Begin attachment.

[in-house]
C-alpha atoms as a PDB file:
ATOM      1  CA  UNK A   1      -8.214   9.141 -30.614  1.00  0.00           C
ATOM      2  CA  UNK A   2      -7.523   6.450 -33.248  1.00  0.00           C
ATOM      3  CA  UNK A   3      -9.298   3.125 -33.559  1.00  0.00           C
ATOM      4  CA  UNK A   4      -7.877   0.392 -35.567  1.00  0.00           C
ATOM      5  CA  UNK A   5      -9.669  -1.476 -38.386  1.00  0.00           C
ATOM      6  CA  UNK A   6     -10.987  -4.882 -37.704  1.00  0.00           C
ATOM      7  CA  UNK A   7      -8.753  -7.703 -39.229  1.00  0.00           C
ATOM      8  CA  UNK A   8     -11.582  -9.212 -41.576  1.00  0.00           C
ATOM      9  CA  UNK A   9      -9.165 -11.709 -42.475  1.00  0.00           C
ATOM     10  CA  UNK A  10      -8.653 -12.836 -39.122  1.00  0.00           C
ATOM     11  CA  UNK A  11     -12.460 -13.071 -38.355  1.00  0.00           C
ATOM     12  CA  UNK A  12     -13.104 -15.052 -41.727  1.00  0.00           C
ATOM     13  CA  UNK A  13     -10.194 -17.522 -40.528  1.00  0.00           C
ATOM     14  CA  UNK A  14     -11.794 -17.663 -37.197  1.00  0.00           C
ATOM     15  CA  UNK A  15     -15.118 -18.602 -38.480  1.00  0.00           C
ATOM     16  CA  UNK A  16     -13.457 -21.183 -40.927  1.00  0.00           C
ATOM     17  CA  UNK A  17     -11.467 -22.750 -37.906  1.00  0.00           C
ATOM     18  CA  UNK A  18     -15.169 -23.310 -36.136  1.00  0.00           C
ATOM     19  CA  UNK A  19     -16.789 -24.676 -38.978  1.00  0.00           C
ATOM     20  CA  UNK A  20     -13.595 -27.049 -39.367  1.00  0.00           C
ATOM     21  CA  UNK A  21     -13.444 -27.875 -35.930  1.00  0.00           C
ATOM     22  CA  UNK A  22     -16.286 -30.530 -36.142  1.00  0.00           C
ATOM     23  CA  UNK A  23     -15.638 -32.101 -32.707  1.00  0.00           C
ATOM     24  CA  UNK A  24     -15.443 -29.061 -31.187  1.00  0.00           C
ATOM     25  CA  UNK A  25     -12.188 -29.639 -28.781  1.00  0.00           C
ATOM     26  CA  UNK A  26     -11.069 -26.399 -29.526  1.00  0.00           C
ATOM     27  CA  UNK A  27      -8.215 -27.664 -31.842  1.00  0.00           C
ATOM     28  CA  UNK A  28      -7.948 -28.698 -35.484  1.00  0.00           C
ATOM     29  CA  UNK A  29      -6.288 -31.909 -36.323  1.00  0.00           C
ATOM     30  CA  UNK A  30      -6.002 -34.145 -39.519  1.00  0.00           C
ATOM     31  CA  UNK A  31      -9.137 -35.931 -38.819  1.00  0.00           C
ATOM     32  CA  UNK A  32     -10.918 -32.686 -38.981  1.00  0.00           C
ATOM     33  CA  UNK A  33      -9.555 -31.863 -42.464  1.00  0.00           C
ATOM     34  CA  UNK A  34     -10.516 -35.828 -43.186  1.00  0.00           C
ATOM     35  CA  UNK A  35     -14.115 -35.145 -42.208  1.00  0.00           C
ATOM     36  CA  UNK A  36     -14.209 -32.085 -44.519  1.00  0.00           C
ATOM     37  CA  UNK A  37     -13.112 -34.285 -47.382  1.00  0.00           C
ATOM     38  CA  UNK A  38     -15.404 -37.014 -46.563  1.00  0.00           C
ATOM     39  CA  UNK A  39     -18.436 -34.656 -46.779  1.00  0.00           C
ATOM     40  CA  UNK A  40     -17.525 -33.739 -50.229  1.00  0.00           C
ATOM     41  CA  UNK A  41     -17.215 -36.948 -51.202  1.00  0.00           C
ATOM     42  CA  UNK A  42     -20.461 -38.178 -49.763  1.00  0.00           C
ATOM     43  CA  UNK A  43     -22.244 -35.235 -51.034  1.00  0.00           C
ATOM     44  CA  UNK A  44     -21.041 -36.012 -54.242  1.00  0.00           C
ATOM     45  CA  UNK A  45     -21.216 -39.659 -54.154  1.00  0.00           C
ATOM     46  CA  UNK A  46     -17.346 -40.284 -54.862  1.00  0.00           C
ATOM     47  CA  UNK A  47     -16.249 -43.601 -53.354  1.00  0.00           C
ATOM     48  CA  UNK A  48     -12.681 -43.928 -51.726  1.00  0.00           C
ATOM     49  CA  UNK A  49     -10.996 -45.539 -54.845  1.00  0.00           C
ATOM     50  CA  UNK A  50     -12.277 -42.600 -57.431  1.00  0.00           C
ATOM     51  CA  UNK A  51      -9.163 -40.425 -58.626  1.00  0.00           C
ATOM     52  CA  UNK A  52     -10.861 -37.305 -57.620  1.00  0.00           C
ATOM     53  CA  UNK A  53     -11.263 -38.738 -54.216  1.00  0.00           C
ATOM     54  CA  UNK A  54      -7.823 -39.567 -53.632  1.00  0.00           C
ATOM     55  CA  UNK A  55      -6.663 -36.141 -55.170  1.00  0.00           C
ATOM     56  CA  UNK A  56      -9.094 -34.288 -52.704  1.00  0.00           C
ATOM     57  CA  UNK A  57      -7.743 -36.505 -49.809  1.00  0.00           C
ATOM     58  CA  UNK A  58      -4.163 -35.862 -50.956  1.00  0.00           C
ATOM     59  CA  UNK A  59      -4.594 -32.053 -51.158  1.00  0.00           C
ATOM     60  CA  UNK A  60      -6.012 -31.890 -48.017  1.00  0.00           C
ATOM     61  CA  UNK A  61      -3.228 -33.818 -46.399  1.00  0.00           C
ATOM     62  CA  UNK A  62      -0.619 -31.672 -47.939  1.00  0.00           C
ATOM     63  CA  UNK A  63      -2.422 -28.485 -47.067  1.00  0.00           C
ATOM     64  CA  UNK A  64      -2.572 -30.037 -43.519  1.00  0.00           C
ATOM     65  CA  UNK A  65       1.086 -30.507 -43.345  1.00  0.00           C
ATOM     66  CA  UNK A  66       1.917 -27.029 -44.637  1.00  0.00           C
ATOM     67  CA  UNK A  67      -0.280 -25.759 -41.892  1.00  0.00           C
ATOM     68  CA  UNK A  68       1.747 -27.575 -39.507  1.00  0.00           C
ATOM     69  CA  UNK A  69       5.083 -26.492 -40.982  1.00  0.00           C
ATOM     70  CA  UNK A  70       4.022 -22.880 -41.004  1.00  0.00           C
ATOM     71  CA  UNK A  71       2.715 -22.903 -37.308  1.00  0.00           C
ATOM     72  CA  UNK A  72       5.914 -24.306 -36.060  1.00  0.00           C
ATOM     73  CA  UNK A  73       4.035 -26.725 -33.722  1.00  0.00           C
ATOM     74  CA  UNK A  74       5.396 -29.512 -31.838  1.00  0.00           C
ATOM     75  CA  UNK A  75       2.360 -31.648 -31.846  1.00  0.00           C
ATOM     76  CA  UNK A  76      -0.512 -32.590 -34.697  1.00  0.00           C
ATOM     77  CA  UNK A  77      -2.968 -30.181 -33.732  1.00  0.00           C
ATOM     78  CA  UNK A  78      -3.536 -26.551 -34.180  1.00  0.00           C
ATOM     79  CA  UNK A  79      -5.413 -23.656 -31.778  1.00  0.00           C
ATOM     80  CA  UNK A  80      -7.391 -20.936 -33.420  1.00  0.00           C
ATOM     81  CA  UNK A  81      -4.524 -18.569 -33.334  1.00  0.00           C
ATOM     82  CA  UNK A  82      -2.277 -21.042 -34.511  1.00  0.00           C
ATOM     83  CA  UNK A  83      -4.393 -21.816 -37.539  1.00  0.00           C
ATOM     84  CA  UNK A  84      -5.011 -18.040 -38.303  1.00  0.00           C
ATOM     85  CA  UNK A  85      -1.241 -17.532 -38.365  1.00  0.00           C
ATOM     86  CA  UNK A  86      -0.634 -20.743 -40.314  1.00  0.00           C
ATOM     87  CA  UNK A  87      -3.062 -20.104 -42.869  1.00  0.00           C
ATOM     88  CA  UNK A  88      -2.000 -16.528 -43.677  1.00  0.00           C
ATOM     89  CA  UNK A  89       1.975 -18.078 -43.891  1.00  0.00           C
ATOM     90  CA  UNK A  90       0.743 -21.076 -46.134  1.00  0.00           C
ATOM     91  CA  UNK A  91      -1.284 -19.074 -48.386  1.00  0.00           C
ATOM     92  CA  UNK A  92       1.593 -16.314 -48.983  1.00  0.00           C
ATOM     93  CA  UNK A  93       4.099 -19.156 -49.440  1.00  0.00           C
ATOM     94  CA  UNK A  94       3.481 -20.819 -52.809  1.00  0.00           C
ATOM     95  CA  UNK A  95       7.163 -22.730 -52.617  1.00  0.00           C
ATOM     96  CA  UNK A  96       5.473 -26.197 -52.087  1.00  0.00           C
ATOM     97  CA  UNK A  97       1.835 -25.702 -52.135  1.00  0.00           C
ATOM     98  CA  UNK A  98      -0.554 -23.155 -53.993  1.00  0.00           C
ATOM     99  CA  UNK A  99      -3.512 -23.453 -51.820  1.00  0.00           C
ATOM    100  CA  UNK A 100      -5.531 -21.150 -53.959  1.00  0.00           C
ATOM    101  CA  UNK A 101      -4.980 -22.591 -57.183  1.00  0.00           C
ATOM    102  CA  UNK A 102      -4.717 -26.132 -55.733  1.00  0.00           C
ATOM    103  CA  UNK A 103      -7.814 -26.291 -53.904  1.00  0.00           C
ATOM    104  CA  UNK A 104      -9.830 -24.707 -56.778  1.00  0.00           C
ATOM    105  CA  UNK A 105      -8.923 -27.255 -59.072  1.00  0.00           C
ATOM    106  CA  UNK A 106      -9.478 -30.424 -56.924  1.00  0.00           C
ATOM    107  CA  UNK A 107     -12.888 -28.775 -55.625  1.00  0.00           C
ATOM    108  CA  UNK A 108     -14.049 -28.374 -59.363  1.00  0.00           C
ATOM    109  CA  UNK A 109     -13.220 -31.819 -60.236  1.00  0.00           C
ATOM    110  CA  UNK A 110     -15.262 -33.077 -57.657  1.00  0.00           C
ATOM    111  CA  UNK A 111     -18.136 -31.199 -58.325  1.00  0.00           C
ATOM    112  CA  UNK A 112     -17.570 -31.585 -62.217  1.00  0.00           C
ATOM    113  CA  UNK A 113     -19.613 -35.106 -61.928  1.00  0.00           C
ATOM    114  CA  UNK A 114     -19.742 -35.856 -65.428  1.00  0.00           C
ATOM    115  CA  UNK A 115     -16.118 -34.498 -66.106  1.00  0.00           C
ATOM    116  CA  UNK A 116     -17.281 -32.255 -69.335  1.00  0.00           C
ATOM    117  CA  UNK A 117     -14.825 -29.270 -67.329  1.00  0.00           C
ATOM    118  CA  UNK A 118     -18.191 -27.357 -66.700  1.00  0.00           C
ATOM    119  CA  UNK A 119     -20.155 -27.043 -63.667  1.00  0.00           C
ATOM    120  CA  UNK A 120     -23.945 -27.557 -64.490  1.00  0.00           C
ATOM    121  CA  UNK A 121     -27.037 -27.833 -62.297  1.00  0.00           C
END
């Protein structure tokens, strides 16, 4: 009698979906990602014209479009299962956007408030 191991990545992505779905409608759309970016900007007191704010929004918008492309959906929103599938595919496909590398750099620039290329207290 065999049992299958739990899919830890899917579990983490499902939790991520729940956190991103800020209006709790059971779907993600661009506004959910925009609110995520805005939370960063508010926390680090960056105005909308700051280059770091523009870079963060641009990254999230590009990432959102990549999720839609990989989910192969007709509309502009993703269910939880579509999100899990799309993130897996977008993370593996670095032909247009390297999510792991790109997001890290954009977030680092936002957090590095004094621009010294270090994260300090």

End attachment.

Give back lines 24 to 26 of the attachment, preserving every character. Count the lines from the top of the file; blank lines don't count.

ATOM     22  CA  UNK A  22     -16.286 -30.530 -36.142  1.00  0.00           C
ATOM     23  CA  UNK A  23     -15.638 -32.101 -32.707  1.00  0.00           C
ATOM     24  CA  UNK A  24     -15.443 -29.061 -31.187  1.00  0.00           C